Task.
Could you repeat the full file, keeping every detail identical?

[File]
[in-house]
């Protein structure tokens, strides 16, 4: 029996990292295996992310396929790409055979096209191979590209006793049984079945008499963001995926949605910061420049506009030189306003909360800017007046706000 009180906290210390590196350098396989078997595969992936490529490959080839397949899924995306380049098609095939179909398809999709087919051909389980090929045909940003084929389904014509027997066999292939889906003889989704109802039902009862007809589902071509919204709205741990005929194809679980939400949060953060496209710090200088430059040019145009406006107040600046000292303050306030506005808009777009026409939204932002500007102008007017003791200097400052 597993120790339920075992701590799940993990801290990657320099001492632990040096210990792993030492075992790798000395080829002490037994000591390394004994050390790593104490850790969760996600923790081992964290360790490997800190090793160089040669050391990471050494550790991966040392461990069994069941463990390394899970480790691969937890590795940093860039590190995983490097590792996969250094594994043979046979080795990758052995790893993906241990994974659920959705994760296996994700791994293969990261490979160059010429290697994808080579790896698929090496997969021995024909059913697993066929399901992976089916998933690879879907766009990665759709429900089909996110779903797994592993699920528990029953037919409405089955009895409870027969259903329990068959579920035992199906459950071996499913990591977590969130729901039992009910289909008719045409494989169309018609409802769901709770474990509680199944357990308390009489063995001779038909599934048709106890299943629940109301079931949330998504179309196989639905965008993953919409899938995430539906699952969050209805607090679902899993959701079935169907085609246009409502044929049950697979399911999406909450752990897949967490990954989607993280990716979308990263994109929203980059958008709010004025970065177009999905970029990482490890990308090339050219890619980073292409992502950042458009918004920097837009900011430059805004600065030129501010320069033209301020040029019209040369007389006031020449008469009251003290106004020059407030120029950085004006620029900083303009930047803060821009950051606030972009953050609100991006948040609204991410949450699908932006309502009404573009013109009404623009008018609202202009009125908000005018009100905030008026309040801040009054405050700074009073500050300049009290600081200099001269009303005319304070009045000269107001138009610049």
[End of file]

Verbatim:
[in-house]
């Protein structure tokens, strides 16, 4: 029996990292295996992310396929790409055979096209191979590209006793049984079945008499963001995926949605910061420049506009030189306003909360800017007046706000 009180906290210390590196350098396989078997595969992936490529490959080839397949899924995306380049098609095939179909398809999709087919051909389980090929045909940003084929389904014509027997066999292939889906003889989704109802039902009862007809589902071509919204709205741990005929194809679980939400949060953060496209710090200088430059040019145009406006107040600046000292303050306030506005808009777009026409939204932002500007102008007017003791200097400052 597993120790339920075992701590799940993990801290990657320099001492632990040096210990792993030492075992790798000395080829002490037994000591390394004994050390790593104490850790969760996600923790081992964290360790490997800190090793160089040669050391990471050494550790991966040392461990069994069941463990390394899970480790691969937890590795940093860039590190995983490097590792996969250094594994043979046979080795990758052995790893993906241990994974659920959705994760296996994700791994293969990261490979160059010429290697994808080579790896698929090496997969021995024909059913697993066929399901992976089916998933690879879907766009990665759709429900089909996110779903797994592993699920528990029953037919409405089955009895409870027969259903329990068959579920035992199906459950071996499913990591977590969130729901039992009910289909008719045409494989169309018609409802769901709770474990509680199944357990308390009489063995001779038909599934048709106890299943629940109301079931949330998504179309196989639905965008993953919409899938995430539906699952969050209805607090679902899993959701079935169907085609246009409502044929049950697979399911999406909450752990897949967490990954989607993280990716979308990263994109929203980059958008709010004025970065177009999905970029990482490890990308090339050219890619980073292409992502950042458009918004920097837009900011430059805004600065030129501010320069033209301020040029019209040369007389006031020449008469009251003290106004020059407030120029950085004006620029900083303009930047803060821009950051606030972009953050609100991006948040609204991410949450699908932006309502009404573009013109009404623009008018609202202009009125908000005018009100905030008026309040801040009054405050700074009073500050300049009290600081200099001269009303005319304070009045000269107001138009610049």